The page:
Church of St. John in Cēsis was built in the second half of the thirteenth century and consecrated in 1284. At the beginning of the 16th century, when the Reformation began, it was devastated by the town’s inhabitants. The church was one of the first places in Latvia, where the congregation turned to the Reformation and the temple became one of its most important centers. During the Counter-Reformation between 1582 and 1621, it became a bishop’s property again. During the Polish-Swedish war it was damaged, and after the fire in 1607 only the burnt walls were left. From 1626, reconstruction began, and in 1629 the church was given to Lutherans. After the last great fire in 1748, the church walls were reinforced with massive buttresses. In the 19th century and at the beginning of the 20th century, a large renovation was carried out, combined with a reconstruction, trying to restore the original appearance to the temple. It suffered the last destruction during the Second World War in 1944, then repaired in 1945-1947.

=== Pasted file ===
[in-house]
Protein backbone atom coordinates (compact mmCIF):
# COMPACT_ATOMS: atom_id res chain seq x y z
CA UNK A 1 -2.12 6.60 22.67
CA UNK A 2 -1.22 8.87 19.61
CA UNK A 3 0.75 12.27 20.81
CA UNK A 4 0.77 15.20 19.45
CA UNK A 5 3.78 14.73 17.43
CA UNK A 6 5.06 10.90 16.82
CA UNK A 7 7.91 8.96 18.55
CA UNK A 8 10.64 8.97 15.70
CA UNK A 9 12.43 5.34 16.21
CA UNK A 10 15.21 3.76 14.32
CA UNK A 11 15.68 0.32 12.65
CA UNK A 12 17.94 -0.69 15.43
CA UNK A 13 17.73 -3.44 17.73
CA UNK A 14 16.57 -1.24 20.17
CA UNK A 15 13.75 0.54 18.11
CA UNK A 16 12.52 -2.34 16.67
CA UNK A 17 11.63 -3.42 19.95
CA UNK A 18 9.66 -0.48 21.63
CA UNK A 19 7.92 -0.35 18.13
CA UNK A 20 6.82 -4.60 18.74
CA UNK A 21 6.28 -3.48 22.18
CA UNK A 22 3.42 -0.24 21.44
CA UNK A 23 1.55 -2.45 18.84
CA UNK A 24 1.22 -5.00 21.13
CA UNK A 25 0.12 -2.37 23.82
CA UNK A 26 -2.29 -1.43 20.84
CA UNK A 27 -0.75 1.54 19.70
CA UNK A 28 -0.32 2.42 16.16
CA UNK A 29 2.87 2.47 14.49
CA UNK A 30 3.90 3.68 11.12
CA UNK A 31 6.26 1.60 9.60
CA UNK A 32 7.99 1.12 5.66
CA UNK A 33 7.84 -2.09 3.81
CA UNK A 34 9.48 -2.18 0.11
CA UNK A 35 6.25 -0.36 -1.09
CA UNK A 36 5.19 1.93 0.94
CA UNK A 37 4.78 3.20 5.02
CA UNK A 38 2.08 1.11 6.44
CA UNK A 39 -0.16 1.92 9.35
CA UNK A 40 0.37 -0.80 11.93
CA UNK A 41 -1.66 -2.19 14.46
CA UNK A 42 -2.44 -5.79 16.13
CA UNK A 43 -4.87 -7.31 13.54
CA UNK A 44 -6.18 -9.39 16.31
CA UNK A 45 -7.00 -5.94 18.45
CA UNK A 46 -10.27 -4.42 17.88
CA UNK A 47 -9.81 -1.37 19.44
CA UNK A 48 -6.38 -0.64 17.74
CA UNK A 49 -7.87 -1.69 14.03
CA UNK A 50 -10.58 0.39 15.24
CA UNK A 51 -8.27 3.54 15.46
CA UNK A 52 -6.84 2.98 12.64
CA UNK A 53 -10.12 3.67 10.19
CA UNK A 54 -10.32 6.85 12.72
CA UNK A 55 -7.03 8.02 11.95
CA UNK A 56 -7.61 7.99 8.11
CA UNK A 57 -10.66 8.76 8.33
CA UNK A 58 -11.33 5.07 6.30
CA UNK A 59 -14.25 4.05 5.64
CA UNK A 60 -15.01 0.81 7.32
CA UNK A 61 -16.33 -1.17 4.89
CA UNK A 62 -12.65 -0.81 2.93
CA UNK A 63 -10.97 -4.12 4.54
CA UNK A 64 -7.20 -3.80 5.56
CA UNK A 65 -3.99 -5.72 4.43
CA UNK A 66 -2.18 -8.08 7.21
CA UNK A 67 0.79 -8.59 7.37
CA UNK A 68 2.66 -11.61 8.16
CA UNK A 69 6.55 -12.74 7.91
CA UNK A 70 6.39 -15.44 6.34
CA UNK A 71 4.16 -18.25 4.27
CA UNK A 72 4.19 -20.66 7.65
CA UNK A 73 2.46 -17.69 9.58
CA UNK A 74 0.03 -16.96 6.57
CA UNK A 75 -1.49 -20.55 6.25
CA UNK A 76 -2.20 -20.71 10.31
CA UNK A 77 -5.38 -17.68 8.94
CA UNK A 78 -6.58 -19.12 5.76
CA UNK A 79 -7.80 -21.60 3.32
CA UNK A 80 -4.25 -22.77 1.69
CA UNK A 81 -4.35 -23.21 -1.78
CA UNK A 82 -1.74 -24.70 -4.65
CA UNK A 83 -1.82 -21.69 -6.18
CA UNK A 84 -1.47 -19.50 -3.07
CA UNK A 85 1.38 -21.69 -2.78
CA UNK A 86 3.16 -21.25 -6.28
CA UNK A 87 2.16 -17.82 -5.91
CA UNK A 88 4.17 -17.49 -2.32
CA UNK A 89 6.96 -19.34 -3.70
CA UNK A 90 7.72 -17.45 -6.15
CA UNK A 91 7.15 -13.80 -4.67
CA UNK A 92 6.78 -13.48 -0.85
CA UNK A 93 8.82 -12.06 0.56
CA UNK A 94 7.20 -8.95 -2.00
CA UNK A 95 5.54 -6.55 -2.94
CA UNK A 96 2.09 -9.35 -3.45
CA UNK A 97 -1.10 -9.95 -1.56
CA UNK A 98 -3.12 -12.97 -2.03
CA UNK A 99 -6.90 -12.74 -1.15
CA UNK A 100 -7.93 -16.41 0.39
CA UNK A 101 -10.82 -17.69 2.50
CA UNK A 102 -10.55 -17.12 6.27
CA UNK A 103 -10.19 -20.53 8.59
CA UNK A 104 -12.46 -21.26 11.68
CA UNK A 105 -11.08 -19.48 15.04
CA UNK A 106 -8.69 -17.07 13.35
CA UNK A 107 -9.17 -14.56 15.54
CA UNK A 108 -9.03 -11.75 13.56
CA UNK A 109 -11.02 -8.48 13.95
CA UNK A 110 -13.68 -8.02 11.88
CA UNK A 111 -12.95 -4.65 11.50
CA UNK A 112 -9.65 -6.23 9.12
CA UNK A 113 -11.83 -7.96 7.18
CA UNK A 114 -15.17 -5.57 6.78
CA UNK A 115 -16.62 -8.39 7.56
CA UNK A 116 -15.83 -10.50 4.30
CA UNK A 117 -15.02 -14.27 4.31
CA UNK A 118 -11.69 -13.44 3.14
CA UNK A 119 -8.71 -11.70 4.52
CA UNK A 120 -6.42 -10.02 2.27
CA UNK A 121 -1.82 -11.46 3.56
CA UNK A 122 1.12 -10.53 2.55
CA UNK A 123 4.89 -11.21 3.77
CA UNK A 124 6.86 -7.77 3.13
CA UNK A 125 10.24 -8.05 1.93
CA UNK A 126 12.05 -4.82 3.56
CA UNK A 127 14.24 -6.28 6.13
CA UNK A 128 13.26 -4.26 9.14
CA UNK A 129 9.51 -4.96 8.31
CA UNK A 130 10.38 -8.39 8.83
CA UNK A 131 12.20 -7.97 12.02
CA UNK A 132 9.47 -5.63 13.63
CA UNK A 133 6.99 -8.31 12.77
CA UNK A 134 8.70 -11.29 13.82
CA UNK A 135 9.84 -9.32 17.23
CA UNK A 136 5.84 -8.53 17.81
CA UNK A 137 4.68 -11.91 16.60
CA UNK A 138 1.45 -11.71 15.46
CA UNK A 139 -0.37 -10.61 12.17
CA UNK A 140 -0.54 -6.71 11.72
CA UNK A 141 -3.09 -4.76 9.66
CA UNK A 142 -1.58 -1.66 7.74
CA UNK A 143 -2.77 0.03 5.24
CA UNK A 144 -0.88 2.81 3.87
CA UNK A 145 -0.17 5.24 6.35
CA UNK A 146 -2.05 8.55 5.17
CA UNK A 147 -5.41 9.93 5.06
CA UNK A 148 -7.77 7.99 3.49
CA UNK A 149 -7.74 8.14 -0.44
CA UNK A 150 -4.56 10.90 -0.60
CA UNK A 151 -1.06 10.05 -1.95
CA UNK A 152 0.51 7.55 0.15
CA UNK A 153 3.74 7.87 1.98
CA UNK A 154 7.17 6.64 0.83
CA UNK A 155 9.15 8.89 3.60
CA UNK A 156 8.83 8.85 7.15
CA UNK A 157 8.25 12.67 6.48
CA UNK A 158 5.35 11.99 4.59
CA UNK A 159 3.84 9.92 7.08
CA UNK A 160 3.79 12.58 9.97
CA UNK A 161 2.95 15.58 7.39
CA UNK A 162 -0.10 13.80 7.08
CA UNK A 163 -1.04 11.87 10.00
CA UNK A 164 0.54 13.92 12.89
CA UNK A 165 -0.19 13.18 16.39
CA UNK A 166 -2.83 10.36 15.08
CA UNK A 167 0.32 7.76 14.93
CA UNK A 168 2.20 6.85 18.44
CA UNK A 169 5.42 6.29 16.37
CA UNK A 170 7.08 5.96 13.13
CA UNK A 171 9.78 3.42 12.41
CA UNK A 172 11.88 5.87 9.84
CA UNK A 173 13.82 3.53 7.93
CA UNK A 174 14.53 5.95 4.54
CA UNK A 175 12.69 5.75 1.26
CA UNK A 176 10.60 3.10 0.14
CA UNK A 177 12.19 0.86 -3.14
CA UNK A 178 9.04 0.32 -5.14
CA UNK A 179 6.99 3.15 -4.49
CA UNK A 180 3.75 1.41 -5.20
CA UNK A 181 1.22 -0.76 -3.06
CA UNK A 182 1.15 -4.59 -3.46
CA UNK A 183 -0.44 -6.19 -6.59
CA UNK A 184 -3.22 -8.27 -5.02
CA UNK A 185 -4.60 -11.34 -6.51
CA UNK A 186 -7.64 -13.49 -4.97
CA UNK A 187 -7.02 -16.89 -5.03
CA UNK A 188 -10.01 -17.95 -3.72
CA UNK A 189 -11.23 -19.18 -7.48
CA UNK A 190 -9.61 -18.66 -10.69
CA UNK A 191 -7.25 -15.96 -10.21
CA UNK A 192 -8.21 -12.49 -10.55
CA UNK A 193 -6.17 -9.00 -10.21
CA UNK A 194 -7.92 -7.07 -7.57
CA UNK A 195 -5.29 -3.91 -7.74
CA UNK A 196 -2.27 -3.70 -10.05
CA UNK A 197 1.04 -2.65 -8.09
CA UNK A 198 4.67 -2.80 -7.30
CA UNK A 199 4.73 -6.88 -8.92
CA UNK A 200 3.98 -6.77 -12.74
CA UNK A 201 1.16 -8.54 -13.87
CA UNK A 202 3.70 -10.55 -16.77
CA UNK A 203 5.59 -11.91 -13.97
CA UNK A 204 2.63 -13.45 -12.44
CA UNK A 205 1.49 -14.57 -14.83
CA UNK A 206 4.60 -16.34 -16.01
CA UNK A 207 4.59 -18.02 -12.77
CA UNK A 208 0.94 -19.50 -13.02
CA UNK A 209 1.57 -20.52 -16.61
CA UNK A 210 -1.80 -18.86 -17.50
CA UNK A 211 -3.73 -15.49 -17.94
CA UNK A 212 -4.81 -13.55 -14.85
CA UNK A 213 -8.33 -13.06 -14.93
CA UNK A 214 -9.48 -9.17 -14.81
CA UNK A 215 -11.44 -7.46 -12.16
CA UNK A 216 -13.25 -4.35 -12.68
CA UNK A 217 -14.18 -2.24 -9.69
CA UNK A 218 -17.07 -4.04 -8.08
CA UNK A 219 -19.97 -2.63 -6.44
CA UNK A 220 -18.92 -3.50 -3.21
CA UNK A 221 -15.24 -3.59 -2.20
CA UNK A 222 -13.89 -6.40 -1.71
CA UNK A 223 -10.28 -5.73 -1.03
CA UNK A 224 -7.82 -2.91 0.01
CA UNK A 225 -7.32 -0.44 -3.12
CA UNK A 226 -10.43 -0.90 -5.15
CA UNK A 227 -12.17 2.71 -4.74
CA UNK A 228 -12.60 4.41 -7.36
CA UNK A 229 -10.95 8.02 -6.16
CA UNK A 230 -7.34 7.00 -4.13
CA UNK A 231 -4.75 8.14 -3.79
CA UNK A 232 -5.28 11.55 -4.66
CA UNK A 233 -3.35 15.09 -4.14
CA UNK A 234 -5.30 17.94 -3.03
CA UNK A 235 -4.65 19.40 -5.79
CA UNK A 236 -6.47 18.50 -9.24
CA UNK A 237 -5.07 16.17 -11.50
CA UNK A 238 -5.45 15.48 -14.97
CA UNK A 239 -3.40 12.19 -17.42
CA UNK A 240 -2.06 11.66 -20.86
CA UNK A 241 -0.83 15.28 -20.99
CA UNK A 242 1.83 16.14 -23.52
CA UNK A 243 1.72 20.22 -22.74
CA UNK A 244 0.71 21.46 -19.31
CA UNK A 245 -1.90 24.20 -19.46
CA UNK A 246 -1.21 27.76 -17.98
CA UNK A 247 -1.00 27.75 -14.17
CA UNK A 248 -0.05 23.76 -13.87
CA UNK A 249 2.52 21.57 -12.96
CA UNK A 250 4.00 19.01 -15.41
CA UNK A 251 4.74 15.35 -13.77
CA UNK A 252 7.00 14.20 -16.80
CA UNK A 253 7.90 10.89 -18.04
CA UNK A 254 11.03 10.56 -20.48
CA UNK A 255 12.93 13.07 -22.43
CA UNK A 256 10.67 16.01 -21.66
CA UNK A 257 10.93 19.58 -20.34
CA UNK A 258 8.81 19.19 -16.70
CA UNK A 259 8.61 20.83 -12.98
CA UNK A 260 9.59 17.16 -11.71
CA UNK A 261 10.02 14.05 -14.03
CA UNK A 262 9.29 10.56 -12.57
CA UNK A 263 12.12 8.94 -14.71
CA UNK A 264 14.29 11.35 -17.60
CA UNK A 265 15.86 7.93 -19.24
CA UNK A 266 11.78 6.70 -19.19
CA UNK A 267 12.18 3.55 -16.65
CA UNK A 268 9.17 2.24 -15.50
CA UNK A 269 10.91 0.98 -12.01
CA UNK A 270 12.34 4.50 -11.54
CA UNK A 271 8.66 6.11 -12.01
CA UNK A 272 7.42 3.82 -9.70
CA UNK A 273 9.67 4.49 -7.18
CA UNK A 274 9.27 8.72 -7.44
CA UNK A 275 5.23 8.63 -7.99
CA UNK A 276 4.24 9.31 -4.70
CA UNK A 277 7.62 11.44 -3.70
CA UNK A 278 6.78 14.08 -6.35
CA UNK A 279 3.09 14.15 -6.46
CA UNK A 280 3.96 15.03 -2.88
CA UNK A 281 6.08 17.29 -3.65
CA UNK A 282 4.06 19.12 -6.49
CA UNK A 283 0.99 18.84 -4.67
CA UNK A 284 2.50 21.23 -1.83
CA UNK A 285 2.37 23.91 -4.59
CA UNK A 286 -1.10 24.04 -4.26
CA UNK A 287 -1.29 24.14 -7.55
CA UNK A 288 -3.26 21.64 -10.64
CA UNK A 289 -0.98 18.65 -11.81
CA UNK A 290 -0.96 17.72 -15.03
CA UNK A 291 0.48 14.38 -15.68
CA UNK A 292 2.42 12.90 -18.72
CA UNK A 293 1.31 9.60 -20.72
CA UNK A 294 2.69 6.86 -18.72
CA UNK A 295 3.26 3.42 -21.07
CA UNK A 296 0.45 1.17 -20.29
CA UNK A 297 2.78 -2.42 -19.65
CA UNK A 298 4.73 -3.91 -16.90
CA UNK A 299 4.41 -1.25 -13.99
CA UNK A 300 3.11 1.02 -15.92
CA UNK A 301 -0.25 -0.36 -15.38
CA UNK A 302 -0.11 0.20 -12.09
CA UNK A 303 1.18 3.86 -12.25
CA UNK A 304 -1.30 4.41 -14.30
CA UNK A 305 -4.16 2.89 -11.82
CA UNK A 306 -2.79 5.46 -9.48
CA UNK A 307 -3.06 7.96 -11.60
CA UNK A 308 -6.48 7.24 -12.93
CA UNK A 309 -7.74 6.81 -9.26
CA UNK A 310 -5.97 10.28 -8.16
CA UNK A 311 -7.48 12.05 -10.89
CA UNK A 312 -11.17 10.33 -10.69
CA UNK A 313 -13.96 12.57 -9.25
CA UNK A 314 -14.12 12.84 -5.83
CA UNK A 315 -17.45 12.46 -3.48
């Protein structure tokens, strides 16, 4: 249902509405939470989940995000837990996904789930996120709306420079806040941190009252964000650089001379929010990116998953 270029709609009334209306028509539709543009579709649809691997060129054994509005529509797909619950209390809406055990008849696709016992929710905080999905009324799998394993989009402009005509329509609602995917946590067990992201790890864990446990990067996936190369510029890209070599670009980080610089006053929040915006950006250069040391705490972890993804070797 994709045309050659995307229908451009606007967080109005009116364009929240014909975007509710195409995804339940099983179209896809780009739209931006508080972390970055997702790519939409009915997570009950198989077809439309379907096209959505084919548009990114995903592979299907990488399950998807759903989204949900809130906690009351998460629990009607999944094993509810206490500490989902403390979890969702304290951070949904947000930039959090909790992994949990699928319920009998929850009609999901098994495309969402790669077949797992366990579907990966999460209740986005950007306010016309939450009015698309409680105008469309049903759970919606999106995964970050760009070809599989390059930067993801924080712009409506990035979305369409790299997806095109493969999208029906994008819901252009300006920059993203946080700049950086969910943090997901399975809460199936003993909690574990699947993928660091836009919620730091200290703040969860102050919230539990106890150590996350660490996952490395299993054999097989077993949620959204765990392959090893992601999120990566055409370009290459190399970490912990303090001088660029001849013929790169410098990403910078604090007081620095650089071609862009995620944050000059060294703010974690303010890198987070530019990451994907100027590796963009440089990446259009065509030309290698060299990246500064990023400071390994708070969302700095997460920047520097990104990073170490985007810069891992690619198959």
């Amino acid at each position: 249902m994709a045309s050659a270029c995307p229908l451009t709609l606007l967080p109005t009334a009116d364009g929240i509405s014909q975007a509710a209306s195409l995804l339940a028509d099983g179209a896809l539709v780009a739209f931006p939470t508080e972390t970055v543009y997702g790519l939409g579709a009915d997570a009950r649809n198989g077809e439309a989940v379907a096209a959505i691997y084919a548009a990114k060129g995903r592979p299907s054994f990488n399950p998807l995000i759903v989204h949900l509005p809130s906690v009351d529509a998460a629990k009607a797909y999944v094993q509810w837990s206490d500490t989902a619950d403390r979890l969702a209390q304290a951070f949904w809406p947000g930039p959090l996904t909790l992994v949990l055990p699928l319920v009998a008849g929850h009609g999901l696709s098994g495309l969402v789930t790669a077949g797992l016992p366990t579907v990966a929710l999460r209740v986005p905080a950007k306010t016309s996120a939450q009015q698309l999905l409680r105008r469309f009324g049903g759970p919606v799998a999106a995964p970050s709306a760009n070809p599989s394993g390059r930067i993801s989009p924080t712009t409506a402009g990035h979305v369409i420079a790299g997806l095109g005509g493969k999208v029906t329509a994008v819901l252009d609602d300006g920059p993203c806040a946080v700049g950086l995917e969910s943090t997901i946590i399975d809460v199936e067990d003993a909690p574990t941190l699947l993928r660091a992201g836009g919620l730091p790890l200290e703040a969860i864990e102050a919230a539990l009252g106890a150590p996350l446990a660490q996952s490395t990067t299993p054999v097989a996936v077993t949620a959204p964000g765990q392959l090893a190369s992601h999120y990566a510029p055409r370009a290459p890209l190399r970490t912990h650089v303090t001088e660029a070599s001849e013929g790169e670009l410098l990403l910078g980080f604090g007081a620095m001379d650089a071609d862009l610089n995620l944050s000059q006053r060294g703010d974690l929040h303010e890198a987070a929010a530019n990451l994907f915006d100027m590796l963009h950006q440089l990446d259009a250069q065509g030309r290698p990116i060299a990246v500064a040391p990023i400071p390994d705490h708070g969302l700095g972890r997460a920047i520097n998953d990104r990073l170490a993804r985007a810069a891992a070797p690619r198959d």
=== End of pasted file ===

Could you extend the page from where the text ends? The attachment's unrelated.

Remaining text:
In the 14th / 15th century, the church took the form of a magnificent three-aisle basilica (the largest in Latvia, except Riga), consisting of a four-bay nave, a quadrilateral, initially quite low tower on the axis of the west elevation, and a two-sided and two-bay chancel on the eastern side. The church is 65 meters long and 32 meters wide. In addition, a sacristy was added to the temple on the north side.
The side walls were pierced with gothic lancet windows with traceries and reinforced with massive, but early modern buttresses. The entire length of the chancel and the nave are decorated with a frieze made of small pointed-arched recesses. Originally, access to the church was through a pointed sandstone portal in the west facade of the nave, later covered with a porch in the ground floor of the tower. It was decorated with representations of fantastic animals. Similarly decorated in the form of human heads were Gothic corbels supporting the rib vaults in the chancel and the nave.
Alttoa K., Bergholde-Wolf A., Dirveiks I., Grosmane E., Herrmann C., Kadakas V., Ose J., Randla A., Mittelalterlichen Baukunst in Livland (Estland und Lettland). Die Architektur einer historischen Grenzregion im Nordosten Europas, Berlin 2017.